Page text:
Joules chief executive Nick Jones says: “Whilst the group experienced strong levels of customer demand that resulted in good revenue growth against the prior two comparative periods, group profitability in the first half was impacted by various factors, most notably the severe inflationary cost environment. We have a clear plan of action to simplify the business, enhance efficiencies and mitigate the cost pressures that will enable the group to convert the strong levels of customer demand into sustainable, profitable growth.

“Whilst we acknowledge that there are areas within the business where we need to simplify our operations and improve profitability, we remain very excited in our long-term growth prospects. We have continued to see improvements in brand awareness and customer numbers, and we are confident that our broadened lifestyle proposition – which benefits from increased product and category diversification through Friends of Joules and Garden Trading – is more relevant than ever to consumers.”

Supply chain issues

This year’s profits were lower than Joules had expected as global supply chain issues meant stock was delayed in arriving at both Joules and Garden Trading and as Brexit-related duties and taxes hit its EU business, leading it to refocus its EU growth strategy for the future. In addition, local labour shortages affected both the productivity and costs of its third-party operated distribution centre, as wages rose and staff turnover was higher than expected. That had a knock on effect on the taken to service customer orders, requiring more temporary staff to be brought in from further afield for the peak trading season in order to ensure customer orders were fulfilled before Christmas.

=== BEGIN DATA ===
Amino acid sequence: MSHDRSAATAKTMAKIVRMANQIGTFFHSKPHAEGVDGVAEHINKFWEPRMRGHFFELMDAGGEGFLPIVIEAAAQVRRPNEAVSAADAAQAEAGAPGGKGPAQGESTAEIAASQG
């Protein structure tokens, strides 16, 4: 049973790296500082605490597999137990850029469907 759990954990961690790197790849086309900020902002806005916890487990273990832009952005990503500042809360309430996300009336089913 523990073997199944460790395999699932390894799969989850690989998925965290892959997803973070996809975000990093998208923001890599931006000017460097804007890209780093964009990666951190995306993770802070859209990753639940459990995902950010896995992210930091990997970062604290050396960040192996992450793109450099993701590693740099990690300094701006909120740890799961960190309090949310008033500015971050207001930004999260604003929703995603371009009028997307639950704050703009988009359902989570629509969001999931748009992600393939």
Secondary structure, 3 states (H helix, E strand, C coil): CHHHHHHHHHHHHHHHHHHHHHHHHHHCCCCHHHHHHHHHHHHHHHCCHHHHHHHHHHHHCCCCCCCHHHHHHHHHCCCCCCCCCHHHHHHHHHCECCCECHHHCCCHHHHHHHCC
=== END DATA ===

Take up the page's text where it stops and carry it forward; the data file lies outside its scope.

Joules says it was “well prepared” for the extra operational and administrative requirements that came into force when the UK’s transitional arrangement with the EU ended on January 1 2021. But it says: “Notwithstanding this preparation, the group’s sales to EU customers, wholesale and consumers were impacted by logistics disruption and higher costs to serve. Disruption related to Brexit has been minimal in the period but higher costs to service customers and increased administrative expenses remain.”

The retailer is now focusing on profitable partnerships, and simplifying its distribution channels. It is ending its arrangements with stockists and EU sales agents that did not meet profitability criteria, and is reducing by about a quarter the options available in its USA wholesale product ranges. Minimum wholesale order values have been increased across all markets as Joules looks to improve profitability and efficiency.


Joules’ Responsibly Joules strategy aims to increase the proportion of sustainable materials used in its collections, in areas including cotton, leather, rubber and denim, while making its packaging more sustainable. In the first half of its financial year, it says, its clothing contained “more sustainable materials than ever seen in a Joules range”. The retailer is now a full member of the Ethical Trading Initiative and has signed up to the BRC Climate Action Roadmap, while launching TrusTrace to increase the transparency and traceability of its supply chain. It says 88% of its tier one suppliers are currently on the system, a proportion that it expects to reach 100% by the end of the current financial year.

Joules sells to 1.9m active customers online, through its own websites, those of third-party partners and through marketplaces, through 135 shops – up from 128 a year earlier – and through wholesale, in the UK and internationally.

Read More

Register for Newsletter

Group 4 Copy 3Created with Sketch.

Receive 3 newsletters per week

Group 3Created with Sketch.

Gain access to all Top500 research

Group 4Created with Sketch.

Personalise your experience on